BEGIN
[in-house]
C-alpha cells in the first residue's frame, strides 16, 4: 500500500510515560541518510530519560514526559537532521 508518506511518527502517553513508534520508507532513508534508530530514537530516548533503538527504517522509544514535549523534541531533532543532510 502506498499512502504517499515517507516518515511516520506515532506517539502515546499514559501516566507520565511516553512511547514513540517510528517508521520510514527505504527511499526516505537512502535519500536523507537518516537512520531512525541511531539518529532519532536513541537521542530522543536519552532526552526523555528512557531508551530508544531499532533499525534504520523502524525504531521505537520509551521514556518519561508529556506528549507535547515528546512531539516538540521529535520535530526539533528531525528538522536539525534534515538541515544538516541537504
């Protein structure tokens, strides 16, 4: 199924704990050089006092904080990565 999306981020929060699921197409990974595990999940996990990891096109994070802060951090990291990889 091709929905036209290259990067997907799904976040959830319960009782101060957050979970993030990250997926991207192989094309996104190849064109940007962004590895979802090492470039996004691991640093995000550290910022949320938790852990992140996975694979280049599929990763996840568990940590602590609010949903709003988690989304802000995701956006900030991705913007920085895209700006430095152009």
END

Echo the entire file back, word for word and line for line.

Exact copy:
[in-house]
C-alpha cells in the first residue's frame, strides 16, 4: 500500500510515560541518510530519560514526559537532521 508518506511518527502517553513508534520508507532513508534508530530514537530516548533503538527504517522509544514535549523534541531533532543532510 502506498499512502504517499515517507516518515511516520506515532506517539502515546499514559501516566507520565511516553512511547514513540517510528517508521520510514527505504527511499526516505537512502535519500536523507537518516537512520531512525541511531539518529532519532536513541537521542530522543536519552532526552526523555528512557531508551530508544531499532533499525534504520523502524525504531521505537520509551521514556518519561508529556506528549507535547515528546512531539516538540521529535520535530526539533528531525528538522536539525534534515538541515544538516541537504
């Protein structure tokens, strides 16, 4: 199924704990050089006092904080990565 999306981020929060699921197409990974595990999940996990990891096109994070802060951090990291990889 091709929905036209290259990067997907799904976040959830319960009782101060957050979970993030990250997926991207192989094309996104190849064109940007962004590895979802090492470039996004691991640093995000550290910022949320938790852990992140996975694979280049599929990763996840568990940590602590609010949903709003988690989304802000995701956006900030991705913007920085895209700006430095152009």